I got called to the principal's office twice. As a 21-year-old.
The year was 1995. I was editor-in-chief of the student newspaper at Furman University. On the first round, President David Shi (pronounced "shy") called and said he wanted to chat in his office for a few minutes.
I was terrified, but it turned out to be just a "how are things going with the newspaper?" conversation.
No big deal.
The second time was three months later.
Brand-Centric vs. Customer-Centric Marketing
We had published an article that didn't speak highly of the administration. That one went more like I expected the first one was going to.
It was a certifiable verbal beatdown.
I actually think I cried a little bit when I walked out. (Don't tell Dr. Shi)
I know you are hoping for a transcript of that tongue lashing, but my transcript will be from the first conversation, since it applies to the topic at hand.
Dr. Shi: "So what's the buzz around the student center?"
Me: "That's the bumblebees. The rose garden is in bloom."
Dr. Shi: "Nice. [No hint of a smirk. We weren't chums yet, evidently.] I was thinking more of what the students are talking about. I know that, as editor-in-chief, you have your finger on the pulse of the student community."
In truth, I didn't know what to tell him.
I spent most of my time playing "hall ball," hanging out with my girlfriend (now wife), and failing to come up with witty responses to stressful questions.
But that idea stuck with me -- I should have a finger on the pulse of the community.
There are a good many brands that publish a lot of content, spend a lot on advertising, and basically go through all the best-practices of digital marketing, but they get nowhere because they are talking about what they want to talk about.
If you’re going to be successful in marketing of any kind in 2018 (and beyond), you need to have your finger on the pulse of your community.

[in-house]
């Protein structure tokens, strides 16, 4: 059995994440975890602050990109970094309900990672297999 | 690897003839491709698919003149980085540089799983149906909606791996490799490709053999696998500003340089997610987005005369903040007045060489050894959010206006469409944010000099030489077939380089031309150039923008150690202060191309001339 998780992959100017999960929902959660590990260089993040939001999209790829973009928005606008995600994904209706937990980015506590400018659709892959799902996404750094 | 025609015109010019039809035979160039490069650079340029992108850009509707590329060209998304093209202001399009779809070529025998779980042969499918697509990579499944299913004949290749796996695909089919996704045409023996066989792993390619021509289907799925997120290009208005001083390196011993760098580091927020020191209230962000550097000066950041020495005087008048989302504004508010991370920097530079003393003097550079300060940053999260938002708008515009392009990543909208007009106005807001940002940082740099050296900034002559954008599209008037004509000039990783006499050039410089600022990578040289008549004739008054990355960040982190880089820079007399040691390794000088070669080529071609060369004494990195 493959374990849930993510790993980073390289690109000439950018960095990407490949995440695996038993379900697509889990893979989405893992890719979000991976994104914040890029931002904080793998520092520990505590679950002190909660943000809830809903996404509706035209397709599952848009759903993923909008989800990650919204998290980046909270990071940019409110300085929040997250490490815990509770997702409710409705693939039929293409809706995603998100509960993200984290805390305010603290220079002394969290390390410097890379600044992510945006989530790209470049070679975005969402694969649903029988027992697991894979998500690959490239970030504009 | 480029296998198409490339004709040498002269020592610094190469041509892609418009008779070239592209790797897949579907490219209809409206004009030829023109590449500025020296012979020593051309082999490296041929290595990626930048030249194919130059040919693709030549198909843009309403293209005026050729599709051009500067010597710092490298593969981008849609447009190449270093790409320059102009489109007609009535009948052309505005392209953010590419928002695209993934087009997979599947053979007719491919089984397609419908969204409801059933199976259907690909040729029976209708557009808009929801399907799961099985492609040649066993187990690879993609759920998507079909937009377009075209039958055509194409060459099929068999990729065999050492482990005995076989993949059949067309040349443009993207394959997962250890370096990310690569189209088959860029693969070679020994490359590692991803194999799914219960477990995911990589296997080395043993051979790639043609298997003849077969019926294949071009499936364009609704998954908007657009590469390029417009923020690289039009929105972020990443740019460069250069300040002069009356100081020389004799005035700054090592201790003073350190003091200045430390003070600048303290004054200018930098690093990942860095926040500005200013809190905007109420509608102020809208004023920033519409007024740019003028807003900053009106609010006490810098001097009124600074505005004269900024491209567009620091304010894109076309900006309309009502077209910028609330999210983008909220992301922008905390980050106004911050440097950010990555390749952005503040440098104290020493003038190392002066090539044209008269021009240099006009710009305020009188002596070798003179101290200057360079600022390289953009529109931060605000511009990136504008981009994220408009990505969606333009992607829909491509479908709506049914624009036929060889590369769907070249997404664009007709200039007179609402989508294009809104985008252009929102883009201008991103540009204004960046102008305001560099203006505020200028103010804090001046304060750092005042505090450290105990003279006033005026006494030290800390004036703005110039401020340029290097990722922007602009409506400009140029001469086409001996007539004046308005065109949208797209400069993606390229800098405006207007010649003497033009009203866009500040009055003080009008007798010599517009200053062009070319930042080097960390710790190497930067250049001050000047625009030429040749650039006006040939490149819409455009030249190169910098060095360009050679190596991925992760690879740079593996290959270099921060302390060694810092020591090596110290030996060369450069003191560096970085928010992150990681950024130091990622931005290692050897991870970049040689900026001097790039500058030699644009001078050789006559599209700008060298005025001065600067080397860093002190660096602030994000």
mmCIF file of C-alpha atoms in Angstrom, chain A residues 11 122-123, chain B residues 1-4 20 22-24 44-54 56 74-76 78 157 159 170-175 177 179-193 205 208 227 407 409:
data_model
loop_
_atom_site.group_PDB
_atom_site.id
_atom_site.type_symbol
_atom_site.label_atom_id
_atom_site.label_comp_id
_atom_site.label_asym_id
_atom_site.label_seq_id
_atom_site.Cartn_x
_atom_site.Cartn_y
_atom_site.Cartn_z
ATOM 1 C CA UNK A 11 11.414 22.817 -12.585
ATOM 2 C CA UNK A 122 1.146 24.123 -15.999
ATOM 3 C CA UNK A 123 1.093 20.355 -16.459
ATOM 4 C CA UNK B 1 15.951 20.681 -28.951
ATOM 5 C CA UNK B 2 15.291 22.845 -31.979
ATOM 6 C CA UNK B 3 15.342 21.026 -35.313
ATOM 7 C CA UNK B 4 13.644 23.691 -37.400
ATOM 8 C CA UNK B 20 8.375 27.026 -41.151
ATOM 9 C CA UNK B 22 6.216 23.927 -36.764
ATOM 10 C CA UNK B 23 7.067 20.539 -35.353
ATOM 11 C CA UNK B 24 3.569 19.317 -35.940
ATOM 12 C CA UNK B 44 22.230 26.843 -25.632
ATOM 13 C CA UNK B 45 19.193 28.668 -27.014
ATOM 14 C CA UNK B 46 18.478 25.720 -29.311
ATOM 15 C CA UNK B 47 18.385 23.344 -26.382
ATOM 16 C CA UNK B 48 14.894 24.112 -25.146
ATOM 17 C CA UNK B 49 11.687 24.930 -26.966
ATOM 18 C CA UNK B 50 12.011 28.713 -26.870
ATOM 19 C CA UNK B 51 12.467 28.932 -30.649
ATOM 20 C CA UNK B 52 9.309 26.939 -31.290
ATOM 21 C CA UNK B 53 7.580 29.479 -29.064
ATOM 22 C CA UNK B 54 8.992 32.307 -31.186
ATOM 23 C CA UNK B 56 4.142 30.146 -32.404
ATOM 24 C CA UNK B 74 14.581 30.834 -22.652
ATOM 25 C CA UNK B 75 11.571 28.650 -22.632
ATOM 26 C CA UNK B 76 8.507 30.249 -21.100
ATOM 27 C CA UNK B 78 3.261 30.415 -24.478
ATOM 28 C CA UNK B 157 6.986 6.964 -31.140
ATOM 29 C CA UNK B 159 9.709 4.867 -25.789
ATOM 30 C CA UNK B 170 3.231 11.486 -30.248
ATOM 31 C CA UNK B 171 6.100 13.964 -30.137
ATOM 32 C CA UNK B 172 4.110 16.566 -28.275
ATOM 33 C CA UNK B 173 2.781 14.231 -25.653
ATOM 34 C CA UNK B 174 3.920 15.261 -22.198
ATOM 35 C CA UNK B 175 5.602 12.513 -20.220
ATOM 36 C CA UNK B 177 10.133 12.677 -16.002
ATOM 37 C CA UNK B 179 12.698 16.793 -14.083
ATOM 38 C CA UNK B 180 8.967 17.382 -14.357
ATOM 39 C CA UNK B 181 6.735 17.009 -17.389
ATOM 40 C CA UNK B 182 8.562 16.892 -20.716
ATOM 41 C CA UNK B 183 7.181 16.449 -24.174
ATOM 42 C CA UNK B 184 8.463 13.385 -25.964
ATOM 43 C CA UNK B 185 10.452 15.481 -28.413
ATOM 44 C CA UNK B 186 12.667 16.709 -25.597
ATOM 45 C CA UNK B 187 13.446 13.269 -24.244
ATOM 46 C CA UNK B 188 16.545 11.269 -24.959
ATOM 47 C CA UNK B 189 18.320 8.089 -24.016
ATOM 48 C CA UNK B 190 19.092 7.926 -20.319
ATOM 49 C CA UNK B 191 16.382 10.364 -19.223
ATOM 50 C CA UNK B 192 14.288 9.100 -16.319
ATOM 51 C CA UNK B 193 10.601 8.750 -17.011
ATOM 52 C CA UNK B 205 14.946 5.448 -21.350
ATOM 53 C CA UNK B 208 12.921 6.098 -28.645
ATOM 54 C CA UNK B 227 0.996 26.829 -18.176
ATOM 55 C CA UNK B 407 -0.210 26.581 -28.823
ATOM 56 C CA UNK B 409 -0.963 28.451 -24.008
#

Brand-centric marketing is a tone-deaf approach, that tells the customer what the brand wants them to know. That was the way I handled the newspaper business in 1995, and that's the way marketing was done at that time as well.
That was the age of the outbound marketing mindset. The marketer came up with a brand message and interrupted the potential customer with mass communication ads on the radio, TV, newspaper, etc..
Customer-centric marketing is having your finger on the pulse of the customer community--listening to what they want, and delivering it.
With the dawn of search engines, consumers gained the power of information. Now when they have a need, they proactively do their own research. Consumers developed new skills, namely ad blindness. In other words, consumers don’t pay attention to anything that doesn’t appeal to their current wants, needs, pains, or problems. That’s why brand-centric marketing is so frustrating; you can talk about your features all day long, but you won’t gain the attention of potential customers until they are driven by some other force to consider your service or product.
Customer-centric brands are discovering ways to gain that attention prior to the desire to purchase. By delivering content that their customers want, they are gaining attention early. And, with that attention, can nurture these prospects to a buying decision.
Forbes contributor Daniel Newman describes some of the benefits of Customer-centric marketing:
"Customer intelligence should become the focus. The better you know your customers, the better you can give them what they want. Greater levels of client understanding generally translate into unprecedented customer engagement."
"For any organization in the world, the target customers need to be at the heart of that organization’s marketing efforts and strategies. Brands, slogans, products, and media aren’t at the center; rather they are spokes that help to bridge the gap between the customer and the business."
Customer-Centric Marketing in a Nutshell
Inbound Marketers now develop customer personas, map out buyer-journeys, and develop automated systems to lead contacts through the Awareness, Consideration, and Decision stages of the buyer journey -- all by using tools and data to listen to what the customer wants and how they respond to content.
To take away all the fluff and put it simply: customer-centric marketing is listening to the customer to find out what they want. Then, making it and giving it to them.
It’s that simple.
You can lead a horse to water, but you can’t make it drink. But, when a horse wants to drink, it will find the one with the water.